“Should I Stay or Should I Go?” Relationships Between Emotion Regulation and Basic Needs Satisfaction of Parents Displaced in Ukraine and Abroad (During the First 6 Months of The Russian Invasion of Ukraine)


  • Anastasiia Shyroka Department of Psychology and Psychotherapy, Faculty of Health Sciences, Ukrainian Catholic University 17 Ilariona Svientsitskoho St., Lviv, 79000, Ukraine https://orcid.org/0000-0002-5265-2794
  • Oksana Senyk Department of Psychology and Psychotherapy, Faculty of Health Sciences, Ukrainian Catholic University 17 Ilariona Svientsitskoho St., Lviv, 79000, Ukraine https://orcid.org/0000-0003-1657-4490
  • Tetiana Zavada Department of Psychology and Psychotherapy, Faculty of Health Sciences, Ukrainian Catholic University 17 Ilariona Svientsitskoho St., Lviv, 79000, Ukraine https://orcid.org/0000-0001-9745-2772
  • Olena Vons Department of Psychology and Psychotherapy, Faculty of Health Sciences, Ukrainian Catholic University 17 Ilariona Svientsitskoho St., Lviv, 79000, Ukraine
  • Anna Kornadt Department of Behavioural and Cognitive Sciences, Faculty of Humanities, Education and Social Sciences, University of Luxembourg 11, Porte des Sciences, L-4366 Esch-sur-Alzette, Luxembourg https://orcid.org/0000-0002-6634-0812




emotion regulation, displaced persons, Russian invasion of Ukraine, parenthood


Aim. The ability to regulate emotions depends on many factors, but for displaced persons, the satisfaction of basic needs is likely to be among the most important. Therefore, this study aimed at determining the degree of basic needs satisfaction and their relationship with indicators of emotion regulation in parents displaced within Ukraine and abroad due to the Russian invasion of Ukraine in 2022.

Methods. The study sample comprised of parents (98% of whom were mothers), aged 18-55, who fled the war from 23 different regions of Ukraine to the safer Ukrainian regions (N = 99) or abroad (N = 241). Participants answered questions about their demographics, basic needs satisfaction, and emotion regulation.

Results. There was no significant difference between parents displaced in Ukraine or abroad in access to basic resources, conditions of accommodation, medical care and emotional support, but parents abroad had better access to employment and education of their children. Parents in both groups had positive (refocused on planning, put the situation into perspective) and negative (rumination) strategies of emotion regulation. Parents who had higher level of their basic needs’ satisfaction, scored higher on positive emotion regulation strategies and were less likely to experience emotion regulation difficulties.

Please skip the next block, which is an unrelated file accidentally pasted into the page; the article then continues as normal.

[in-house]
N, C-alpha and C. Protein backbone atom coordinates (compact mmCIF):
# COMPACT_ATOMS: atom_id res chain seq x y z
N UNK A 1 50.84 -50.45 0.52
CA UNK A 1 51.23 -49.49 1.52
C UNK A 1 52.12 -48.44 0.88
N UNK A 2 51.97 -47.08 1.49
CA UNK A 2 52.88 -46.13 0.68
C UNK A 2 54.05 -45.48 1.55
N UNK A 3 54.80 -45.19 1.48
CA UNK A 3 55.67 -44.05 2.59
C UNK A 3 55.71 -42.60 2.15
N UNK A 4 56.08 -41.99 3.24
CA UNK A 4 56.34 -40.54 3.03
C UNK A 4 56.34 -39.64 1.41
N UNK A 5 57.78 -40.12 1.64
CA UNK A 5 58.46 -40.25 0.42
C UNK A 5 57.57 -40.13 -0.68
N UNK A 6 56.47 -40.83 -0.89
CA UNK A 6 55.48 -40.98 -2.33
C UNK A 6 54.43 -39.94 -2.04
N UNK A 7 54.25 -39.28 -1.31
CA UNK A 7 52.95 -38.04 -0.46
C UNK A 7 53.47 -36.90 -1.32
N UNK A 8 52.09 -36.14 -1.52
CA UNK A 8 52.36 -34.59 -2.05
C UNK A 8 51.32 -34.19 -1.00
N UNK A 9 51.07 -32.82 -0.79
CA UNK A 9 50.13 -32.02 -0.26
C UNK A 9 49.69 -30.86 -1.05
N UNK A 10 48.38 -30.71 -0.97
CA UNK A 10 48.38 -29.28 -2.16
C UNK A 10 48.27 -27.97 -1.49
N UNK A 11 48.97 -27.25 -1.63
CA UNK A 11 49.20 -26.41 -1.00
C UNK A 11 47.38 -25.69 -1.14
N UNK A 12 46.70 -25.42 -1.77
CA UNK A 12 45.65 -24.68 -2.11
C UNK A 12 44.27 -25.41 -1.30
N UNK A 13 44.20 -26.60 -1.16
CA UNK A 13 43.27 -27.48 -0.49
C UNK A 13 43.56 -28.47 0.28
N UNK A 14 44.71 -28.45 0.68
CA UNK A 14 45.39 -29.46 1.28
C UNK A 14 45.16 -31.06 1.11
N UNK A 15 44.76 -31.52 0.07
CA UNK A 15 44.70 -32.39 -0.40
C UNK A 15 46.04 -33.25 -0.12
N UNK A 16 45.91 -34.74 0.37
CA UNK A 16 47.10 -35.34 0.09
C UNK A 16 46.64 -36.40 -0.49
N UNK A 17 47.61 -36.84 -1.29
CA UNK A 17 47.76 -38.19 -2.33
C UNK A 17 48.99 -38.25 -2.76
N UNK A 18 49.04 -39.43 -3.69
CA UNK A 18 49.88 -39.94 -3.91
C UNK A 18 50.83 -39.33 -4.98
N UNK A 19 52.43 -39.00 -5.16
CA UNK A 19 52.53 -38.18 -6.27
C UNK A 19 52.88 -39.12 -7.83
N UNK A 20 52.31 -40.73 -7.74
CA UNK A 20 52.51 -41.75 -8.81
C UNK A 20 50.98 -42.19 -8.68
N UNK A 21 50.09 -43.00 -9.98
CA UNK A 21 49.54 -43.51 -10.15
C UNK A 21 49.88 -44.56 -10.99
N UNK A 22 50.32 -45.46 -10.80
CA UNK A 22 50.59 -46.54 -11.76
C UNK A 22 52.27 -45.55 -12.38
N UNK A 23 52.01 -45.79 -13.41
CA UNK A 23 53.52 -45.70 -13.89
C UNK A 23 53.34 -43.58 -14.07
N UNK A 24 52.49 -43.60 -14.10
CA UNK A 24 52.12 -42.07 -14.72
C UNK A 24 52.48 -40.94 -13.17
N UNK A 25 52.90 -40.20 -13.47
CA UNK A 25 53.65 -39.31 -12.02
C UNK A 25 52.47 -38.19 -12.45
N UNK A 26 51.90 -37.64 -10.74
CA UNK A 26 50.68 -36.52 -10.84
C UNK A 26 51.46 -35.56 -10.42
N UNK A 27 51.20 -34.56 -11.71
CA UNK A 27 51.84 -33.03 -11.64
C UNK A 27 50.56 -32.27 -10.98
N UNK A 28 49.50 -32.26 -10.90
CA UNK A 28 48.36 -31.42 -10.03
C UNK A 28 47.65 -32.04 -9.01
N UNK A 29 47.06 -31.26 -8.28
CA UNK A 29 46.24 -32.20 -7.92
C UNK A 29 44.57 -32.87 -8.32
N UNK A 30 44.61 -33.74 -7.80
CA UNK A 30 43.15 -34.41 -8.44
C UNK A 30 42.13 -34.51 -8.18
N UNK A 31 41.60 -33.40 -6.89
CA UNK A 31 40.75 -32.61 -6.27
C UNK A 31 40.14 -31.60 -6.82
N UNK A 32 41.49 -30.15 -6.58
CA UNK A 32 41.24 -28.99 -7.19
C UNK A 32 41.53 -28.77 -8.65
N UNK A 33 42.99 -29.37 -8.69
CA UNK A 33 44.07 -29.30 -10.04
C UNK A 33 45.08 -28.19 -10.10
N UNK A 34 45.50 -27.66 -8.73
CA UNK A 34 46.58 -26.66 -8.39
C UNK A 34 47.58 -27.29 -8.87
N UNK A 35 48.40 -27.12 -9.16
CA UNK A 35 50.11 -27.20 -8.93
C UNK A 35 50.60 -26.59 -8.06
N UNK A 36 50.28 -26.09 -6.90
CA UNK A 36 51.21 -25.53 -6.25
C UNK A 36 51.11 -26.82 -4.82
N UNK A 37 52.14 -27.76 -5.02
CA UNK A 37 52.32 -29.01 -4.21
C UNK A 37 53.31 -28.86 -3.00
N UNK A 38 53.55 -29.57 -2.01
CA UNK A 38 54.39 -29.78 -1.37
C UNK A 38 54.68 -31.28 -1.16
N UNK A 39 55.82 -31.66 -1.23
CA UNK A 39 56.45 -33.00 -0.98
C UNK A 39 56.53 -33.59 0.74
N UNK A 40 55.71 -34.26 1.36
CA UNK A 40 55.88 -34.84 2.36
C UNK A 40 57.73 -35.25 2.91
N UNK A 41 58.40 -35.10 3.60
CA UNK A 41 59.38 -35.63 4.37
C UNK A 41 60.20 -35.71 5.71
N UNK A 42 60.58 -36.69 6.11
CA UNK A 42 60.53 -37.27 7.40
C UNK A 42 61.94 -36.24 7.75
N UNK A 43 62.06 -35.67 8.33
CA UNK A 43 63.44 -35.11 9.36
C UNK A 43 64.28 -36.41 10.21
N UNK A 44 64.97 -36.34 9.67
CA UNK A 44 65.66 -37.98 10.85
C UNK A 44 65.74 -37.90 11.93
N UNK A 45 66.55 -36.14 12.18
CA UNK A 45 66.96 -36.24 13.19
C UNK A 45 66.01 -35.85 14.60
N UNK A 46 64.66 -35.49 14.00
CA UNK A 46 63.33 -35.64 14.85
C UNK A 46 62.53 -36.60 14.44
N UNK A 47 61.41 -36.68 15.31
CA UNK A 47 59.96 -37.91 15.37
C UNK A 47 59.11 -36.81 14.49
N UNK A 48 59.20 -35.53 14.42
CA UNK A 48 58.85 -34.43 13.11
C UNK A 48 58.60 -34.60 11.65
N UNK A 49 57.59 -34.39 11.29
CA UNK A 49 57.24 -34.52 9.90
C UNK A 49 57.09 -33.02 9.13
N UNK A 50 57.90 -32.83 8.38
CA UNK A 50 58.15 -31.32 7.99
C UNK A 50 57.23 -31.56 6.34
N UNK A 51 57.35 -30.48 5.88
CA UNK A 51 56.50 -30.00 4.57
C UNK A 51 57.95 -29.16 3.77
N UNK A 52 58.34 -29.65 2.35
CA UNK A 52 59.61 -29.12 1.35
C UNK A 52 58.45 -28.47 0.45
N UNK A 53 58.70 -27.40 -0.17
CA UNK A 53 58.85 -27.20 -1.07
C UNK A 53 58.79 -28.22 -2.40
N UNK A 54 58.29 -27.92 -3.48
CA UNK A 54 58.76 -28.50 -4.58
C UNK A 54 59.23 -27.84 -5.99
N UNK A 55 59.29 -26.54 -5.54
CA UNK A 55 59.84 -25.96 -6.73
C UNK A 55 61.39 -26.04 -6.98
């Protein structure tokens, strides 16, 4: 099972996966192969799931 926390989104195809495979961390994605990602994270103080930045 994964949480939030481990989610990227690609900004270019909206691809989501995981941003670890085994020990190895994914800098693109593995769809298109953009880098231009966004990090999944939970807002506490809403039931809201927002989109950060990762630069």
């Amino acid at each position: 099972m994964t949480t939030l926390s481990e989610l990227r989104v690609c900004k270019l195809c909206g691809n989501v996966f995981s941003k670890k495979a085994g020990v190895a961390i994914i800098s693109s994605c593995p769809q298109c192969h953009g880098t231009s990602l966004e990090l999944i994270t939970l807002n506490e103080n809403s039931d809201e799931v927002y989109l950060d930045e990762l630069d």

Conclusion. Basic needs satisfaction can be considered an important protective factor for displaced persons’ emotional regulation. The obtained results allowed drawing of conclusions only about people who were able to participate in the study. The problem of access to a broader target population is discussed.


Download data is not yet available.


Aldao, A., Nolen-Hoeksema, S., & Schweizer, S. (2010). Emotion-regulation strategies across psychopathology: A meta-analytic review. Clinical Psychology Review, 30(2), 217-237. https://doi.org/10.1016/j.cpr.2009.11.004.

Bogic, M., Njoku, A., & Priebe, S. (2015). Long-term mental health of war-refugees: A systematic literature review. BMC International Health and Human Rights, 15. Article 29. https://doi.org/10.1186/s12914-015-0064-9.

Buchanan, E. M., Gillenwaters, A., Scofield, J. E., & Valentine, K. D. (2019). MOTE: Measure of the Effect: Package to assist in effect size calculations and their confidence intervals. R package version 1.0.1.

Cohodes, E. M., McCauley, S., Preece, D. A., Gross, J. J., & Gee, D. G. (2022). Parents’ emotion suppression exacerbates the effect of COVID-19 stress on youth internalizing symptomatology. Emotion. Advance online publication. https://dx.doi.org/10.1037/emo0001174.

Cludius, B., Mennin, D., & Ehring, T. (2020). Emotion regulation as a transdiagnostic process. Emotion, 20(1), 37-42. https://doi.org/10.1037/emo0000646.

De Clercq, D., Fatima, T., & Jahanzeb, S. (2022). Pandemic crisis and employee skills: How emotion regulation and improvisation limit the damaging effects of perceived pandemic threats on job performance. Journal of Management & Organization, 1-20. https://doi.org/10.1017/jmo.2022.51.

Di Giuseppe, M., Orrù, G., Gemignani, A., Ciacchini, R., Miniati, M., & Conversano, C. (2022). Mindfulness and defense mechanisms as explicit and implicit emotion regulation strategies against psychological distress during massive catastrophic events. International Journal of Environmental Research and Public Health, 19(19). https://doi.org/10.3390/ijerph191912690.

European Union. (2022). Information for people fleeing the war in Ukraine. https://eu-solidarity-ukraine.ec.europa.eu/information-people-fleeing-war-ukraine_en.

Fazel, M., Reed, R. V., Panter-Brick, C., & Stein, A. (2012). Mental health of displaced and refugee children resettled in high-income countries: Risk and protective factors. The Lancet, 379(9812), 266-282. https://doi.org/10.1016/S0140-6736(11)60051-2.